Wednesday, 16 December 2009

Criminal fee cuts announced

Cuts in fees for criminal legal aid have been announced by the government. Details of the cuts were given by legal aid minister Lord Bach in a written ministerial statement to parliament at 12 noon today. The cuts follow the proposals outlined in the August 2009 paper, Legal aid: funding reforms. The main proposals are:

- Fees for police station work will be cut back in the areas the government describes as 'the most expensive and over-subscribed'. LAG understands that this could hit up to 160 areas.
- One fixed fee will be paid for committal hearings.
- The fee for file reviews in criminal cases will end.

An announcement on the reduction in experts' fees, which had also been proposed, will be made in January. The government will also launch a second consultation on reducing Crown Court fees. The government estimates that £23m will be made in savings from the cuts announced today over the next year.

LAG knows that these cuts will hit some hard-pressed firms, especially in London, where the cost of undertaking police station cover can be higher due to delays and the diverse range of clients who need advice. In some respects, though, this could be seen as the least worst option if the cash saved can be used to prop up the civil legal aid budget which is creaking under the strain of increased demand caused by the recession.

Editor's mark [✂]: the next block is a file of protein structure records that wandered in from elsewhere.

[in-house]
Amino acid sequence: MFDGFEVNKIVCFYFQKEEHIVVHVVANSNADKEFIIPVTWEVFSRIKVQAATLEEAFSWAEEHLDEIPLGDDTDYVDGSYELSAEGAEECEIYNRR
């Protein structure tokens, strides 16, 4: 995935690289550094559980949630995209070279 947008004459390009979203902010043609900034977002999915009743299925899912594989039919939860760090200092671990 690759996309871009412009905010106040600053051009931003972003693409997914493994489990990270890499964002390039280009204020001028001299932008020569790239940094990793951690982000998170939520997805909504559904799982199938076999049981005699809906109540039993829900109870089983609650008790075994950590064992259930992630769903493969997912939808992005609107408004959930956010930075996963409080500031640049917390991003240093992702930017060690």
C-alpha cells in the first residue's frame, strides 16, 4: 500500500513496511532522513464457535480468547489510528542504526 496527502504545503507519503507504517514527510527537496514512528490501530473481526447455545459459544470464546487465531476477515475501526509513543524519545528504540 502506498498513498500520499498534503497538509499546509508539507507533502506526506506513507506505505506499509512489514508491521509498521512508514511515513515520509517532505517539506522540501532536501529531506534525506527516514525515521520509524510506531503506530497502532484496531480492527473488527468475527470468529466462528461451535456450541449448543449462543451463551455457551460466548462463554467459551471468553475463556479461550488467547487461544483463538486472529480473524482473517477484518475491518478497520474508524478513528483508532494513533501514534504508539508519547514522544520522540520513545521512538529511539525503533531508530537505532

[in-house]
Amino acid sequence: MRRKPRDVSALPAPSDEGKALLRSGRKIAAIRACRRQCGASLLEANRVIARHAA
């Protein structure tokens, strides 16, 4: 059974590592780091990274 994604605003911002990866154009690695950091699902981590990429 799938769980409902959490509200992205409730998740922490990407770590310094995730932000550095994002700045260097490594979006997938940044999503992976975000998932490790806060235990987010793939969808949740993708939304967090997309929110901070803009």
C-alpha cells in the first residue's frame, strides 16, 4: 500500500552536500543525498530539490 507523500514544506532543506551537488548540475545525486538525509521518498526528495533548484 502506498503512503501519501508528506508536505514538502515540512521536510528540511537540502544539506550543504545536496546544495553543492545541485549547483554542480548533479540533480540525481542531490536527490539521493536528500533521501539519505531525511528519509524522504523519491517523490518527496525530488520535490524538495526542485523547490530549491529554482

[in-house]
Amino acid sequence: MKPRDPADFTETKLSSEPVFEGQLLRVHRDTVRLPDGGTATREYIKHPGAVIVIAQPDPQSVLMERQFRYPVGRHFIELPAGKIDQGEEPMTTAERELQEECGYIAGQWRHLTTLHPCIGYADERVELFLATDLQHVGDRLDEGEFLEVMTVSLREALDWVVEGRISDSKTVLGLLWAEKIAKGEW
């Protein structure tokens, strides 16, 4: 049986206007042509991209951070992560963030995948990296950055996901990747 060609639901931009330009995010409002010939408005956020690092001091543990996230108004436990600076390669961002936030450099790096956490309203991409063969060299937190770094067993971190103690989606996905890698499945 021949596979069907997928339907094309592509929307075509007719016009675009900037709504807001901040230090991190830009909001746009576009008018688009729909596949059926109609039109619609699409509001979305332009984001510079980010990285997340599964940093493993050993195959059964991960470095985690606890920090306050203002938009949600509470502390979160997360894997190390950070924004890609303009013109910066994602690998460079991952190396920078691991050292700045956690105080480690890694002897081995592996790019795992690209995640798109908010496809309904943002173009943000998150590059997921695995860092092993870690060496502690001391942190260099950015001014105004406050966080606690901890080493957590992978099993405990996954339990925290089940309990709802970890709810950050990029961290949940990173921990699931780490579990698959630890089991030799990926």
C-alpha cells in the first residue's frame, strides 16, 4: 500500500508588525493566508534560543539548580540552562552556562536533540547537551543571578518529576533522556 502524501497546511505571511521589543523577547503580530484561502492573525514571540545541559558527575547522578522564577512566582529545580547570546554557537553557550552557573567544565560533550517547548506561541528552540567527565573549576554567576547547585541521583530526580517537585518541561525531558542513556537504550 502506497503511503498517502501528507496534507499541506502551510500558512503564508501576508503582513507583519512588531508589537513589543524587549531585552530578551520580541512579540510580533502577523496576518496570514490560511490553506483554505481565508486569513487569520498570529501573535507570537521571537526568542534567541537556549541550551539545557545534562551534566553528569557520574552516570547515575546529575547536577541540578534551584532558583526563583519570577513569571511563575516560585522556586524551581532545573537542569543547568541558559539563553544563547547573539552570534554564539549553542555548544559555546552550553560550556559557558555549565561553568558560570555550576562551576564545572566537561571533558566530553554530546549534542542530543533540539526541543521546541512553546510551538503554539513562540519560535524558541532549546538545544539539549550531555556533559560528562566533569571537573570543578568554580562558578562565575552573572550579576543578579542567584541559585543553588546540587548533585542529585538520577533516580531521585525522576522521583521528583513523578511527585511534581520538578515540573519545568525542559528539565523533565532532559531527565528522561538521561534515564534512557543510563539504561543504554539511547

LAG is being told by legal aid lawyers that the Legal Services Commission has run out of money for civil cases. For £23m, 115,000 more clients in debt or 132,000 more clients with housing problems could be seen. LAG will be seeking assurances that this money will not disappear back into the Treasury's coffers, but will be used to help people cope with the effects of the recession.

1 comment:

Wiltshire solicitor said...

If rates continue to be cut [and given the appalling state of the nation's finances, this looks to be a certainty] the inevitable outcome will be less and less Solicitors offering legal aid. Even putting rates up in the future [which is hardly likely to happen] would not remedy the situation. Experience shows that once law firms have left publicly funded work, they don't come back -- usually because they're either downsized or found genuinely profitable work instead.